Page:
Lieutenant Robert Gartside, ex-3rd Victorian Bushmen, born in Gisborne, Victoria in 1862, who had played a prominent role in the defence of the Elands River Post in the Transvaal in August 1900, was also at Gallipoli with the 7th Battalion, AIF. He had enlisted in WW1 as a Major and was promoted to Lieutenant Colonel shortly before he was killed in the fighting for Krithia in May 1915.
Yet another member of the 7th Battalion in the Great War was Lieutenant Charles Mason, ex-4th Victorian Imperial Bushmen, born in Carlton in 1878, wounded in the successful attack on Philipstown in the Cape in February 1901, but who recovered and was appointed ADC to Lieutenant-General Lord Methuen. When WW1 broke out Mason enlisted as a Captain with A Company, 7th Battalion, and was promoted Major while on Gallipoli where he was wounded in the groin by a gunshot. Invalided to Australia he returned to the war when his unit was in Europe. He was transferred to the 59th Battalion with the temporary rank of Lieutenant Colonel. Awarded DSO for his work at Polygon Wood in 1917. After the war remained in the UK where he took up the legal profession. In 1921 he was appointed by Lord Northcliffe as Special Correspondent for the Daily Mail at the Imperial Conference. He returned to Australia in 1932 and died in1949.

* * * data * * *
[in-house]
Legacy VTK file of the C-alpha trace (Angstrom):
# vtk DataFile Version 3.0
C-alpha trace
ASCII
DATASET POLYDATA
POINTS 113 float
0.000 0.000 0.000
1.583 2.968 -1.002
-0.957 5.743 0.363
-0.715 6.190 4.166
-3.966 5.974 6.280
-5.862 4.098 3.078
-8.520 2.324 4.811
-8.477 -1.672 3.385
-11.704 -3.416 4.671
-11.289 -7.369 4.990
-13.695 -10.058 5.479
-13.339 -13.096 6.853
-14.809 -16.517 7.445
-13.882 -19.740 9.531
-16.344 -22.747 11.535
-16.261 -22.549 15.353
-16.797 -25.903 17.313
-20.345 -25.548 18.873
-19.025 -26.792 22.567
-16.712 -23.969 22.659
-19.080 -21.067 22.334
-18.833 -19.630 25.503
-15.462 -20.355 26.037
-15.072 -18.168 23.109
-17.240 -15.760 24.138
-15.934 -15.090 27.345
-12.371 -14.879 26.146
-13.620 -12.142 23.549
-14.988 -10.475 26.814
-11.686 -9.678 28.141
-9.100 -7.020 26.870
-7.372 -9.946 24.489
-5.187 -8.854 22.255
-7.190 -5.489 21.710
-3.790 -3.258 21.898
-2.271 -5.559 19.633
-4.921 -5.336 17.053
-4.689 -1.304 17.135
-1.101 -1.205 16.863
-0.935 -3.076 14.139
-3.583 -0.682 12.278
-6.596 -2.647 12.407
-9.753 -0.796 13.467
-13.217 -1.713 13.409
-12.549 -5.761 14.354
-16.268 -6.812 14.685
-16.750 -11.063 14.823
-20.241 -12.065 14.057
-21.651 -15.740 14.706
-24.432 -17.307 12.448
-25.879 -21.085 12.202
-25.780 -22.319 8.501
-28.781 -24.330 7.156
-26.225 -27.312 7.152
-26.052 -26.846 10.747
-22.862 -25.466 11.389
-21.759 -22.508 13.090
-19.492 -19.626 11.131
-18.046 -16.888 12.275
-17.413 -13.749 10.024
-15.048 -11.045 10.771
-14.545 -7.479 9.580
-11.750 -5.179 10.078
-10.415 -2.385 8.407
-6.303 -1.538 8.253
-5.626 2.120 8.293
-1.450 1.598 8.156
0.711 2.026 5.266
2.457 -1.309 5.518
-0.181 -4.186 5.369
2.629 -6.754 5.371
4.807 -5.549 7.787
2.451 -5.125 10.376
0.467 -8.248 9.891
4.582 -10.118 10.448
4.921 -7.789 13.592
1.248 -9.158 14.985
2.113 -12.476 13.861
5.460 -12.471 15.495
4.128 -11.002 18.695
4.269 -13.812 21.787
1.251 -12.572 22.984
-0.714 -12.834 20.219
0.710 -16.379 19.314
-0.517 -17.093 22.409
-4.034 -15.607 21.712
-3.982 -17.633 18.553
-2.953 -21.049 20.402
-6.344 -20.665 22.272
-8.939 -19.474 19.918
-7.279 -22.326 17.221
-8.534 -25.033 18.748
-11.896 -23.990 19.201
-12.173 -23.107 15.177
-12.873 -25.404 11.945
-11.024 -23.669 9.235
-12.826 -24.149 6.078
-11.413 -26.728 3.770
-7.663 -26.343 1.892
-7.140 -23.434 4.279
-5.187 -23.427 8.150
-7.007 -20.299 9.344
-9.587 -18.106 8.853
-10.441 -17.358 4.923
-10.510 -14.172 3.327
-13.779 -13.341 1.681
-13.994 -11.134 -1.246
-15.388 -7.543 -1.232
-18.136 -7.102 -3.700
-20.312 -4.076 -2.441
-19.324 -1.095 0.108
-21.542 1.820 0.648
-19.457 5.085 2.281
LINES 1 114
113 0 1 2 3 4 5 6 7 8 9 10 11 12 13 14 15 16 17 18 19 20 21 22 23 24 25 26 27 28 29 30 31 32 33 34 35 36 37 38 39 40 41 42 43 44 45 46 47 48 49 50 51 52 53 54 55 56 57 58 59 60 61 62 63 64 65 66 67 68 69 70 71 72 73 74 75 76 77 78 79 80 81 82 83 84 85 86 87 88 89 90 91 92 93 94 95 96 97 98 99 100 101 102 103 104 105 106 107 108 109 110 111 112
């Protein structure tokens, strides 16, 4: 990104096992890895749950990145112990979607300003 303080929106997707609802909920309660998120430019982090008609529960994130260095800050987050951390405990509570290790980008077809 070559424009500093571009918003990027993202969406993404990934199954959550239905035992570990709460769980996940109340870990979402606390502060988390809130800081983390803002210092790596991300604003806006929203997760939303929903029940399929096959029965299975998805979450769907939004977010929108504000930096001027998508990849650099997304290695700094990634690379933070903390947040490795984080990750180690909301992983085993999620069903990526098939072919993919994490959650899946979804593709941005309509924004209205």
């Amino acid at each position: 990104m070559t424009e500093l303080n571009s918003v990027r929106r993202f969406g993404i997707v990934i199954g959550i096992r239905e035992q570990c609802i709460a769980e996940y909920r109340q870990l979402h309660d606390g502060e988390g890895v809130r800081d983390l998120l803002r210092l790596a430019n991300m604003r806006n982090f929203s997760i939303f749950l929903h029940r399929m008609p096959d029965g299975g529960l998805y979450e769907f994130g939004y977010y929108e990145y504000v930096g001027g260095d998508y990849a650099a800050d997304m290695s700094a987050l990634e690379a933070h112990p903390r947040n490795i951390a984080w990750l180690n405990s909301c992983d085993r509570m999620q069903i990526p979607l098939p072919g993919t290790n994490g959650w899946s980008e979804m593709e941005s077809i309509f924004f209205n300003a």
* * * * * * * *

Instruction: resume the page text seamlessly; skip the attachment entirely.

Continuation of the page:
Another ex-Victorian Imperial Bushman had a distinguished career in both the Boer War and World War 1. Promoted from Captain to Major for good work in the field (particularly in taking Philipstown from the Boers in February 1901) and as a consequence being awarded the DSO, 35 year old Edwin Tivey from Inglewood, was also handsomely rewarded for his service in WW1. Given command of the 8th Infantry Brigade in 1915 he sailed for the Middle East and was given the responsibility for the defence of the Suez Canal. When he went to the Western Front as commander of the 8th Infantry Brigade (29th, 30th, 31st and 32nd Battalions) he was soon pitched into the fighting. He was wounded three times and Mentioned-in-Dispatches six times. He was awarded the CB and the CMG and rose to become Major-General. After the war he settled down in Kooyong Road, Toorak, where he continued as a stockbroker. He died in 1947 and is buried in Brighton cemetery.